June 29, 2013 in Washington Voices

The learning season

Spokane Valley Tech offering hands-on classes for summer
By The Spokesman-Review
 
Tyler Tjomsland photoBuy this photo

Spokane Valley Tech students run though the large room that used to be a Rite-Aid during a sports medicine class taught by Keith Eggleston on Wednesday. Eggleston was teaching the students how to analyze body movements and make corrections for injury prevention and efficiency.
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Hot fun

Summer school in the Central Valley School District is very popular this year: at the elementary level, the program is full with 102 students. At the middle school level, there are 47 students – 45 of whom are taking two classes. At the high school level, taught at Central Valley this summer, there are 151 students taking a total of 227 classes.

This summer, students in Spokane Valley are attending a different kind of summer school.

For the first time, Spokane Valley Tech is offering summer school classes. The 13-day sessions are free, and offer a chance for hands-on learning in a variety of subjects: aerospace and advanced manufacturing, cosmetology, energy and manufacturing, fire science, Microsoft IT Academy, sports medicine, introduction to engineering and design and the principles of biomedical sciences.

“Summer school is the condensed version of our programs,” said SVT director Scott Oakshott.

The first session started Monday. Students arrive at 7:30 every morning at the school at 115 S. University Road, and stay until 2:30 p.m. In order to receive the half school credit offered, students can only miss one day.

“That’s a commitment,” Oakshott said.

He said there are 145 students enrolled in each session. While some of them attend to make up credits they lost over the previous school year, most of them are there for extra work.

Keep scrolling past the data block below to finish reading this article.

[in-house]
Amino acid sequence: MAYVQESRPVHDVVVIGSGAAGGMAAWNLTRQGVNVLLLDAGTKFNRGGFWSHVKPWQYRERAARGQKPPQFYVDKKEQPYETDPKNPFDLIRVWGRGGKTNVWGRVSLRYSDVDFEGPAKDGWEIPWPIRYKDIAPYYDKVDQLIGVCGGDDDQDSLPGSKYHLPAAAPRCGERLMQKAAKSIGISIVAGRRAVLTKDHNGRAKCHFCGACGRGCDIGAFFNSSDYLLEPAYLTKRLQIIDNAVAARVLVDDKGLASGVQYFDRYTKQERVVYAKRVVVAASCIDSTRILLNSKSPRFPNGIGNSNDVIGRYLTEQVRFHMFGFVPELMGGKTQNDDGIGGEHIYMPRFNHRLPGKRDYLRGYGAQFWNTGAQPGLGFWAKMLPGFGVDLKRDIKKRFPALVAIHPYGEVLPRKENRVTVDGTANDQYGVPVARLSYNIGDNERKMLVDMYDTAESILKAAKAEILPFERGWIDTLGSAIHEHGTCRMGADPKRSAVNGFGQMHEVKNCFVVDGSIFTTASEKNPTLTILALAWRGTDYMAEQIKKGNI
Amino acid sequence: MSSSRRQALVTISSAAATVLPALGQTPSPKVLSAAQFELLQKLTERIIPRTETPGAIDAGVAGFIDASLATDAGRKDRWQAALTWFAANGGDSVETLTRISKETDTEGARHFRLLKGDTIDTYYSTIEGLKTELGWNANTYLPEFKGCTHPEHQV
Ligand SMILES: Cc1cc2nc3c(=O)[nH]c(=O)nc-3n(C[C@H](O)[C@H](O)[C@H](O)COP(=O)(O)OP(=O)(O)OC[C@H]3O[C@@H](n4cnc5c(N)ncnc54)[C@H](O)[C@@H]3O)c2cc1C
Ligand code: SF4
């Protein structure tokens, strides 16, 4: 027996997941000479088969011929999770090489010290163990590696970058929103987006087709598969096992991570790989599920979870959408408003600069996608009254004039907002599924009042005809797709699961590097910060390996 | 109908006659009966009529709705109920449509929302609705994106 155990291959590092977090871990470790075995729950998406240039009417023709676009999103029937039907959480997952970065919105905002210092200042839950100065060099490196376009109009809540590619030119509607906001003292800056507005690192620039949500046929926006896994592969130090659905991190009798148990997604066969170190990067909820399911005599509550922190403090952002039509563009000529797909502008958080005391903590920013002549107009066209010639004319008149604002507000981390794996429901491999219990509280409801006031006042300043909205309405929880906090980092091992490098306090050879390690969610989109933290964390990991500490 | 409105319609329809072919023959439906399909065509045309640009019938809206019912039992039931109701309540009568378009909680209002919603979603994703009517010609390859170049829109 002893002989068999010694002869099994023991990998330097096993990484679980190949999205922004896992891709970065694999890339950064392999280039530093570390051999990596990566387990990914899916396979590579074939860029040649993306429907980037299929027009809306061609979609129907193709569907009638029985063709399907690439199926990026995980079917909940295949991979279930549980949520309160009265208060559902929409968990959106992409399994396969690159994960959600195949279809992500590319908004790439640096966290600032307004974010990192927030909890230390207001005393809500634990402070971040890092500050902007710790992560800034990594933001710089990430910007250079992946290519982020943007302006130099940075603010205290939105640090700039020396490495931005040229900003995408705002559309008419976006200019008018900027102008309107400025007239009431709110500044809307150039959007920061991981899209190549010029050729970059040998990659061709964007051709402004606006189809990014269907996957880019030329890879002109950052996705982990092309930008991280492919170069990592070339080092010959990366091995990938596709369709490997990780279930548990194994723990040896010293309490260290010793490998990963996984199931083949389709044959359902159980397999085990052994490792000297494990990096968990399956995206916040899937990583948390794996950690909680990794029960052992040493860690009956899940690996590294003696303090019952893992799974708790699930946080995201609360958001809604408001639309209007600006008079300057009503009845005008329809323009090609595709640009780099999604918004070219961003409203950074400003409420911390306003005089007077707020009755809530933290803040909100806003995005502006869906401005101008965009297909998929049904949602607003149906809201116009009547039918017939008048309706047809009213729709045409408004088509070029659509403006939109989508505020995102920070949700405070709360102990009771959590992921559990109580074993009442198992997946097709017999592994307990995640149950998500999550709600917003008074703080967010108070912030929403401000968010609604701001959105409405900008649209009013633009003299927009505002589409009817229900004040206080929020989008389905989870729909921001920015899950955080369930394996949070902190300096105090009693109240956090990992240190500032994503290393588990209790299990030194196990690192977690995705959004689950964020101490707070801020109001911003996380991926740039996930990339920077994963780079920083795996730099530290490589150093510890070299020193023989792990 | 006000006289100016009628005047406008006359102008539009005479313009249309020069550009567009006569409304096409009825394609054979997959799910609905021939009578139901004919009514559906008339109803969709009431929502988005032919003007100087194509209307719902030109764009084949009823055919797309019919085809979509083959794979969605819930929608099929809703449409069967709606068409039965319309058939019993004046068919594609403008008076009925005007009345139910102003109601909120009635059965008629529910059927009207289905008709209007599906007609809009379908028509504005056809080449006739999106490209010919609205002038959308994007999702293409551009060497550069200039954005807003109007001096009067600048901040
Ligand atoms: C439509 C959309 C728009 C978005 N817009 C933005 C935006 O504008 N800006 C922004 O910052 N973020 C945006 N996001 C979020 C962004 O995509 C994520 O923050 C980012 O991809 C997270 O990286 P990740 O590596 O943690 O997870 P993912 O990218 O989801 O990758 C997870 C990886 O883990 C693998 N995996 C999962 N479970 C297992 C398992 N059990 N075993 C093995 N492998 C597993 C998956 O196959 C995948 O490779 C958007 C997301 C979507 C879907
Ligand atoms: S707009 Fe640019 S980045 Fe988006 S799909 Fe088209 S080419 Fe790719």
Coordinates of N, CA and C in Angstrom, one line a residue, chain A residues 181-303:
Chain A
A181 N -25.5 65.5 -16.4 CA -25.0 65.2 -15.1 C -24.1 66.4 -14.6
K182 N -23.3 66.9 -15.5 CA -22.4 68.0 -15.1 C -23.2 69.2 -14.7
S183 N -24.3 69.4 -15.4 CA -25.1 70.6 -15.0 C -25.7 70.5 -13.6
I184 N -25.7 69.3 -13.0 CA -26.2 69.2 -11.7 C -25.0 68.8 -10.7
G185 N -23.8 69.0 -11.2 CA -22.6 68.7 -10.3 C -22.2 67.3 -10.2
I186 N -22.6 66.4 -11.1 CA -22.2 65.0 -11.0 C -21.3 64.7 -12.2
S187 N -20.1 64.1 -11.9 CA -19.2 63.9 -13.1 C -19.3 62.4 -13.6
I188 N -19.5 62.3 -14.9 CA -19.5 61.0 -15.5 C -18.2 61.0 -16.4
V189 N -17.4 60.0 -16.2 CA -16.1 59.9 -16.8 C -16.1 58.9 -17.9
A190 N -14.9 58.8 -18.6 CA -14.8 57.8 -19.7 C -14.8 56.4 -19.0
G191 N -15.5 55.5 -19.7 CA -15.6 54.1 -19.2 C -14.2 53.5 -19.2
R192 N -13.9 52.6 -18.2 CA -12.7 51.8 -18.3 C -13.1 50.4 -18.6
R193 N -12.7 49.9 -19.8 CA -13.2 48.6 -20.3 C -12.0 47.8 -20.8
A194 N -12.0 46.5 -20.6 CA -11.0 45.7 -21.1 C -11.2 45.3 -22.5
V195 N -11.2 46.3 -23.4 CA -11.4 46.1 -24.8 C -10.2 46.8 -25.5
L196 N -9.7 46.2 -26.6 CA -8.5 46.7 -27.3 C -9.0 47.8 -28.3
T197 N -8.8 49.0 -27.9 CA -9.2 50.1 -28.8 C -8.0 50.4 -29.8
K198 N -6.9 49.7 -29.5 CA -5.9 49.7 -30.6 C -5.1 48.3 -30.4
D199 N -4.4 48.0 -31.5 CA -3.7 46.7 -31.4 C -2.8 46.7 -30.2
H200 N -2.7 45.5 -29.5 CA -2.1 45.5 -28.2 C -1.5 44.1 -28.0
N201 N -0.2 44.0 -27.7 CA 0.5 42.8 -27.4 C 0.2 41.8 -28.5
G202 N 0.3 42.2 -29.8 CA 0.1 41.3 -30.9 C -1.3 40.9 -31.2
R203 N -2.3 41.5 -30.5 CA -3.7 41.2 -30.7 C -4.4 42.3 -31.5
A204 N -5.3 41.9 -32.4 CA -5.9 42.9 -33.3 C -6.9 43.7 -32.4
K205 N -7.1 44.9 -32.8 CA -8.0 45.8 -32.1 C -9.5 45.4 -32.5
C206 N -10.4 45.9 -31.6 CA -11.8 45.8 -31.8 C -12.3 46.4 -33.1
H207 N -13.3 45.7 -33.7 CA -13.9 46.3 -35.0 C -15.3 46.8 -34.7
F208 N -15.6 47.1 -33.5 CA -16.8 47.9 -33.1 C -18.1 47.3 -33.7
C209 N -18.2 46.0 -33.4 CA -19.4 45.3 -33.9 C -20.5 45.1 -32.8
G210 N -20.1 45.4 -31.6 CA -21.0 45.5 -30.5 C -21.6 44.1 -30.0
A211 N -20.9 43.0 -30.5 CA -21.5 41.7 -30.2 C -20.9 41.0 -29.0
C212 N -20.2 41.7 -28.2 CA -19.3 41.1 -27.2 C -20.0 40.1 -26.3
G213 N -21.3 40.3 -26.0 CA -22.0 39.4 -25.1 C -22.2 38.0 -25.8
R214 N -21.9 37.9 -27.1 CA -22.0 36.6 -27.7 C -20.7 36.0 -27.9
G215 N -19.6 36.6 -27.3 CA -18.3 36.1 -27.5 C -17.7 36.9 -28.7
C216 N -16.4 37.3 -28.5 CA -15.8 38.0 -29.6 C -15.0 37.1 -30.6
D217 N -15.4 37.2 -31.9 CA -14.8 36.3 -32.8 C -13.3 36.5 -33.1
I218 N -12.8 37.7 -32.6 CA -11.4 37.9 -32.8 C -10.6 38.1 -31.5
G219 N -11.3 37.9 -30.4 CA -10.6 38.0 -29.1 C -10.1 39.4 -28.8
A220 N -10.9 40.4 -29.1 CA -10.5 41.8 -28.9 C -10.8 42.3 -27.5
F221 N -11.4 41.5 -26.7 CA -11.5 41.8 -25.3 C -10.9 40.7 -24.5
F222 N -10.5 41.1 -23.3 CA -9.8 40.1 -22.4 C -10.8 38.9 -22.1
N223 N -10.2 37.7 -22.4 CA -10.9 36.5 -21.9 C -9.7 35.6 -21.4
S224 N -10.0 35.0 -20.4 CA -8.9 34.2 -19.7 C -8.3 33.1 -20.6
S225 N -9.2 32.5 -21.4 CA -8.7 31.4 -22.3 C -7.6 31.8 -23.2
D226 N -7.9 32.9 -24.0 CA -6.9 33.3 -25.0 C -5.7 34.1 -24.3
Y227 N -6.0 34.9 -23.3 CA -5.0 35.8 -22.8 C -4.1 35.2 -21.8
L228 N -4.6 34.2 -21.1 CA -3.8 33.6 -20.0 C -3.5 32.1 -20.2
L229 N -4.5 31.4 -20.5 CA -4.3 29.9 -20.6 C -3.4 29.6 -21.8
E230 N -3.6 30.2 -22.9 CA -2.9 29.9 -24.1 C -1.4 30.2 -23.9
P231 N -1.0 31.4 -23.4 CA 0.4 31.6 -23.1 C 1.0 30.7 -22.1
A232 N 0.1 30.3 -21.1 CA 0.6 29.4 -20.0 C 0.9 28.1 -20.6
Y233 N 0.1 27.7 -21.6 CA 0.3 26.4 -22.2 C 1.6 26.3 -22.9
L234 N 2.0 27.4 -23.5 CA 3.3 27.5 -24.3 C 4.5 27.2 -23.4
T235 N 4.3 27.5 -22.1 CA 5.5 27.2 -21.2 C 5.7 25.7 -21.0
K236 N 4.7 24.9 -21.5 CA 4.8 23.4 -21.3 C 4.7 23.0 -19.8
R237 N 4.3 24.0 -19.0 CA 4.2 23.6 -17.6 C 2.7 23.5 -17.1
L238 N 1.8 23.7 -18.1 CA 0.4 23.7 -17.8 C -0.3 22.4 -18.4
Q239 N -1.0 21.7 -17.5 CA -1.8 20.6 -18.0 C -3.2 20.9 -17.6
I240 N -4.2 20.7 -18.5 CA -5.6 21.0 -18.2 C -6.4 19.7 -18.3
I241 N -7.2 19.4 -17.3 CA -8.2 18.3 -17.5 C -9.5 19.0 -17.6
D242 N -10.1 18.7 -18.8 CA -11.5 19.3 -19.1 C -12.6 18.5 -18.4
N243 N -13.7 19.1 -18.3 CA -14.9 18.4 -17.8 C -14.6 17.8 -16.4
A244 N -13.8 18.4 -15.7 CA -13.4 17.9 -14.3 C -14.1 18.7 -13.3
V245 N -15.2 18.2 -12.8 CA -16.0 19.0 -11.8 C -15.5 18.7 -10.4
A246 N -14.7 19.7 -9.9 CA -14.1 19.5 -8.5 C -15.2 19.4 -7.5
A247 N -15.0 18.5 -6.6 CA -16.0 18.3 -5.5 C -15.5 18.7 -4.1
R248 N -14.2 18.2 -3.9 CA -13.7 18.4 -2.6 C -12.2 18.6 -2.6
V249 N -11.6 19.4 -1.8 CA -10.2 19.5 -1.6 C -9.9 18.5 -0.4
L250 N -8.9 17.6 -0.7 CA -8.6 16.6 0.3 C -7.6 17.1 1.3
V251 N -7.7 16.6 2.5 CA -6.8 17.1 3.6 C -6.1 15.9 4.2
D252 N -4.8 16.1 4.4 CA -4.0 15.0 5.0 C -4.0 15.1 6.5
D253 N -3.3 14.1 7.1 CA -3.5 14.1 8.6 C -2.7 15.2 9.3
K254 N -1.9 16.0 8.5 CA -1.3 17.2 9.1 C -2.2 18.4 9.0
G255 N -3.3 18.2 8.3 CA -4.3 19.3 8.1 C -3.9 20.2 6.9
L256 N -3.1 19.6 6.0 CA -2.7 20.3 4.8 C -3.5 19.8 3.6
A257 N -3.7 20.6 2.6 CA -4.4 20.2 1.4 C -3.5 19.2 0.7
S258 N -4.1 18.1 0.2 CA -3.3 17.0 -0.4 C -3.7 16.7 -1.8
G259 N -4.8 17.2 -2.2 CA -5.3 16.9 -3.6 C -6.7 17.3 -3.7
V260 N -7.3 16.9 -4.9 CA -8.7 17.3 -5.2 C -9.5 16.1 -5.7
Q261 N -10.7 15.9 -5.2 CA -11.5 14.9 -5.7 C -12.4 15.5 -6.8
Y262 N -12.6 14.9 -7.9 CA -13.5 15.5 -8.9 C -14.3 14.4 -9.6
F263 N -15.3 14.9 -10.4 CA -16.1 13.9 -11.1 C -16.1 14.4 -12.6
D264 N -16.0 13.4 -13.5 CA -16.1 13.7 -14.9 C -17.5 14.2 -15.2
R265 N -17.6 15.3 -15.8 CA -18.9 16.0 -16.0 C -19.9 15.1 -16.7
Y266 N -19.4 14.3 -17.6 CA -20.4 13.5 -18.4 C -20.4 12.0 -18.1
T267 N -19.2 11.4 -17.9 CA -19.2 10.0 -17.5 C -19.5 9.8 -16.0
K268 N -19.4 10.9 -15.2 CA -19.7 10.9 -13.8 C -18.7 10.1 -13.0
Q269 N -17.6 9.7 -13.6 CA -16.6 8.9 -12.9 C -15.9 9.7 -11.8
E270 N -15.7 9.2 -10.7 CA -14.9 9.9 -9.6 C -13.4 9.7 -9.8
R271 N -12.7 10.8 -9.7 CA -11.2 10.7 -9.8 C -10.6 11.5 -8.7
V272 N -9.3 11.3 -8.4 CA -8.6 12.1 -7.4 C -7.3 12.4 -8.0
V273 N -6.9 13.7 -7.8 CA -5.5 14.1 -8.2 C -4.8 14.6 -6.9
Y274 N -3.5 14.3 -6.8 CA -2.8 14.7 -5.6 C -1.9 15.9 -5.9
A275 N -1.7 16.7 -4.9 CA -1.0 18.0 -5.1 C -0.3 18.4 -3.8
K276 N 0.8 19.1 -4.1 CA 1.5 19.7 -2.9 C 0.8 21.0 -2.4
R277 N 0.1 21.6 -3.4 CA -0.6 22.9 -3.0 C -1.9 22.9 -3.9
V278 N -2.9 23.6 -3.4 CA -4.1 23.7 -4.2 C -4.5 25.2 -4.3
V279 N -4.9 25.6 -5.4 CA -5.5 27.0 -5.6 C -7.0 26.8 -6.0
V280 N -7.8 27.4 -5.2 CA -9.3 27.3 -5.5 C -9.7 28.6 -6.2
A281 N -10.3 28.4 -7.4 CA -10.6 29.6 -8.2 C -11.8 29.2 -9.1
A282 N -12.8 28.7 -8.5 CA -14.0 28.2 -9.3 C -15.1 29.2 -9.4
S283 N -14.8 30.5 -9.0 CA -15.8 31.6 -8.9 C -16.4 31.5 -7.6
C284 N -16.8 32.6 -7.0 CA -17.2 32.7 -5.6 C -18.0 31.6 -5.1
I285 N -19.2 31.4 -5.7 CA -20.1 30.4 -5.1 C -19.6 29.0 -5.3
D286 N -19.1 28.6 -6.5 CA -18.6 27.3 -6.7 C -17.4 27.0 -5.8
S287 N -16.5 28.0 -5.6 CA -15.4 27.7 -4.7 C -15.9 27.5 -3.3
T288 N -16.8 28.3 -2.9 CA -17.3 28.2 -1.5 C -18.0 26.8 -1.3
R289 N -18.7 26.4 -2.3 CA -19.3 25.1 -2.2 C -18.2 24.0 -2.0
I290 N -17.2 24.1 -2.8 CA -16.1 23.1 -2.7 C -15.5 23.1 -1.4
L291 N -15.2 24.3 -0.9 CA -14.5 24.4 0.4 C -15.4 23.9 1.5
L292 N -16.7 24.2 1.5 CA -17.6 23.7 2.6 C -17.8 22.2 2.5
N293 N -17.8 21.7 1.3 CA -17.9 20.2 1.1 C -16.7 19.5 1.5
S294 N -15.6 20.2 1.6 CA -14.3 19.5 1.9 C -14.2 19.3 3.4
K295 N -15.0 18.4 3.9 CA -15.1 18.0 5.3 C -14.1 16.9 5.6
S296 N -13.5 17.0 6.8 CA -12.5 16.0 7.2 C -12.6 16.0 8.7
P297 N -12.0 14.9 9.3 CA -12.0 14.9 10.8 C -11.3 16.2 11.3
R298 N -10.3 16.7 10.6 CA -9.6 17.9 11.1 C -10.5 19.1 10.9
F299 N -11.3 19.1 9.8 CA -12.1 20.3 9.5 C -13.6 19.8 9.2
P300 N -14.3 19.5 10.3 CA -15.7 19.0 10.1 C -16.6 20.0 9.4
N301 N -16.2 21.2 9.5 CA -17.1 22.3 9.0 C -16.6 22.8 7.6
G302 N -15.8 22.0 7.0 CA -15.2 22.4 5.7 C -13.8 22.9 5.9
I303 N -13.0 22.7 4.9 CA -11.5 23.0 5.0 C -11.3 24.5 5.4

Spokane Valley Tech is a partnership among Central Valley, East Valley, Freeman and West Valley school districts. Most of the students attending this summer are from Central Valley. The classes are available on a first-come, first-served basis.

In Bill Close’s aerospace and advanced manufacturing class, students are learning to fasten metal together using rivets and nut plates – the same technique used in building airplanes. Close, who teaches industrial arts at East Valley High School, said the curriculum was designed by Boeing, and students learn to rivet before they work on the kits.

“Goofing up is allowed (at this point),” Close said.

One of his students is Elizabeth Bernbaum, 16, who will be a junior this fall at Central Valley High School. She had a metal plate in front of her studded with rivets.

She said she doesn’t mind going to school in the summer, and since class is over at 2:30, she still has half a day to enjoy.

“I just wanted to learn something over the summer,” Bernbaum said.

Oakshott said students generally don’t have homework because most of the learning is hands-on, but there are tests.

Colson Ahrendt, 15, is going to be a sophomore at Barker High School this fall. He is taking the engineering class, where students were learning drafting the old-fashioned way, with pencil, paper and a ruler, before the class computers arrived Thursday.

“I’m just learning a new skill,” Ahrendt said. “It seemed interesting.”

In the biomedical class, students worked in groups to prepare a presentation on the systems of the human body.

Daniel Barajas, 15, will be a sophomore at University High School this fall and is learning about the cardiovascular system.

He was surprised at how many veins there are pumping blood through the body.

“It’s all over the body,” he said.

Barajas said he didn’t have any plans this summer and thought the class would be fun.

“It’s a lot more fun than I thought it would be,” said Niko Corsaro, 14, who will be a freshman at Central Valley.

He wanted to get a high school credit before he started high school, so he took the class.

Cameron Dwyer, 15, a sophomore at U-Hi this fall, decided summer school at SVT would help him in his future plans.

“I’m thinking of a career in medicine,” he said.

Oakshott said the students seem to be enjoying the programs, and so is he.

“I’m loving it,” he said. “This is the coolest job anyone can have.”

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